The five members of the Afghan Taliban who were released from the U.S. military prison at Guantanamo Bay in exchange for captured American Army Sgt. Bowe Bergdahl in 2014 have joined the Taliban's political office in Qatar, according the insurgent group's spokesman, Zabihullah Mujahid.
The five men will be among Taliban representatives negotiating for peace in Afghanistan, the Associated Press reported Tuesday. Some negotiators in Kabul say their presence is a sign that the Taliban desires a peace pact.
Others, however, believe that the the five men—who have close ties to the Taliban's late founder and leader, Mullah Mohammed Omar—share the same fundamentalist interpretation of Islam that defined the group's five-year rule that ended with the U.S.-led invasion in 2001.
"The Taliban are bringing back their old generation, which means the Taliban have not changed their thinking or their leadership," said Haroun Mir, a political analyst in Kabul. "What we are more worried about is if tomorrow the Taliban say 'we are ready to negotiate,' who will represent Kabul? That is the big challenge because the government is so divided, not just ideologically but on ethnic lines."
The AP reports:
Efforts to find a peaceful end to Afghanistan's protracted war have accelerated since Washington appointed Afghan-American Zalmay Khalilzad as envoy to find a peaceful end to America's longest war, which has already cost the U.S. more than $900 billion.
But Mohammed Ismail Qasimyar, a member of a government peace council, warned Washington against negotiating peace terms with the Taliban, saying Khalilzad's only job is to set the stage for direct talks between the Afghan government and the Taliban, something the insurgents have so far refused, calling the government a U.S. puppet.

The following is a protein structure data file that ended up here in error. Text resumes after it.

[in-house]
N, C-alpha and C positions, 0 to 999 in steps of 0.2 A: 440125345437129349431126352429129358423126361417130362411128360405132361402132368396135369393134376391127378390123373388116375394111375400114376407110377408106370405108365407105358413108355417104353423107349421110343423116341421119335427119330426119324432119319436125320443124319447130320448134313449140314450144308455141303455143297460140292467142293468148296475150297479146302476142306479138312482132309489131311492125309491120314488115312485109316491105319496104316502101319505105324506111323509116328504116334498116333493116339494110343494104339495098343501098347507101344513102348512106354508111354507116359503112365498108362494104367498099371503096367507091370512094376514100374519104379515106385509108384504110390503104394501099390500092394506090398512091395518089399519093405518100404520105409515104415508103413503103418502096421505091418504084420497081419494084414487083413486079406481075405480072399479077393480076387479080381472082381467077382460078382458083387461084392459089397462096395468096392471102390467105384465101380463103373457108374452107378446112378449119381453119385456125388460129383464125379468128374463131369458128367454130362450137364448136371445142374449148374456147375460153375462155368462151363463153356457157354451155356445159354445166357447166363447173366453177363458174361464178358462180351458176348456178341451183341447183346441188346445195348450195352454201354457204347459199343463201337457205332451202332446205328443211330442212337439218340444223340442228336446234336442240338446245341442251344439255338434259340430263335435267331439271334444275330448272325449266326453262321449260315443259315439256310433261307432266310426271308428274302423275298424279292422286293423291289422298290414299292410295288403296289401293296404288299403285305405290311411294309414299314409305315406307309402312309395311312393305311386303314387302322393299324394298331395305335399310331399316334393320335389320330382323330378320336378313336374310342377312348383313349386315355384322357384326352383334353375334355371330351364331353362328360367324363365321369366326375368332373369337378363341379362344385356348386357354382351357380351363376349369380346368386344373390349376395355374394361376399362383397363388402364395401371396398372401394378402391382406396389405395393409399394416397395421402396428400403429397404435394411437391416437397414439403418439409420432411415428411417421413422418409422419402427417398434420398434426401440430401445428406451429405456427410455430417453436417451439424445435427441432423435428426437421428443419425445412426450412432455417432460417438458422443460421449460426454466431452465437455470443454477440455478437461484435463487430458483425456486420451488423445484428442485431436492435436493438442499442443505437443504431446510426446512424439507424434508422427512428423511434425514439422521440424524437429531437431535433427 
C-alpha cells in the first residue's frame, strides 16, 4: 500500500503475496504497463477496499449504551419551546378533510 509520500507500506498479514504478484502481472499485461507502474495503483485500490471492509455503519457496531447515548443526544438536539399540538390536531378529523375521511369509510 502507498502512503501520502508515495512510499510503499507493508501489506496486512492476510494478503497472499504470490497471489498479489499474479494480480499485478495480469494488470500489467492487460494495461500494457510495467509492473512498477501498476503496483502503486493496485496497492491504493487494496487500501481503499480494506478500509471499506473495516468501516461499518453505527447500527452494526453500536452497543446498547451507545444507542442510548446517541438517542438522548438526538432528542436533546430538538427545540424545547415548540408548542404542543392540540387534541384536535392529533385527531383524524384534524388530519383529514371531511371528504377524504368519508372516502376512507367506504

Taliban officials reported meeting with Khalilzad in Qatar earlier this month, calling the exchange preliminary but pivotal. Washington neither confirmed nor denied the meeting, but Khalilzad was in Qatar at the time.
A Taliban official familiar with the discussions told The Associated Press that talks ended with an agreement to meet again. Key among the Taliban's requests was recognition of their Qatar office, said the official, who spoke on condition he not be identified because he was not authorized to speak to the media.
The Treasury Department announced last week that it is taking steps in cooperation with the Terrorist Financing Targeting Center (TFTC) to "expose and disrupt Taliban actors and their Iranian sponsors that seek to undermine the security of the Afghan Government." The department announced sanctions against nine individuals who were identified as Taliban actors by the Office of Foreign Assets Control (OFAC) and the TFTC.
"The TFTC has again demonstrated its tremendous value to international security by disrupting and exposing key Taliban members who are involved in suicide attacks, and other lethal activities," Treasury Secretary Steven Mnuchin wrote in a statement. "We are also targeting key Iranian sponsors providing financial and material support to the Taliban."
President Barack Obama received backlash in 2014 when his administration orchestrated the prisoner swap for Bergdahl, prompting him to defend his decision.
"We have consulted with Congress for quite some time about the possibility that we might need to execute a prisoner exchange in order to recover Bergdahl," Obama said at the time. "We saw an opportunity, and we were concerned about Bergdahl's health. We had the cooperation of the Qataris to execute an exchange, and we seized that opportunity."
Obama added that "the process was truncated because we wanted to make sure we would not miss that window."
Bergdahl, who walked off his base in Afghanistan in 2009, was captured by the Taliban and imprisoned for five years until the Obama administration traded the five Taliban members for his release. In October 2017, Bergdahl pleaded guilty to desertion and misbehavior before the enemy.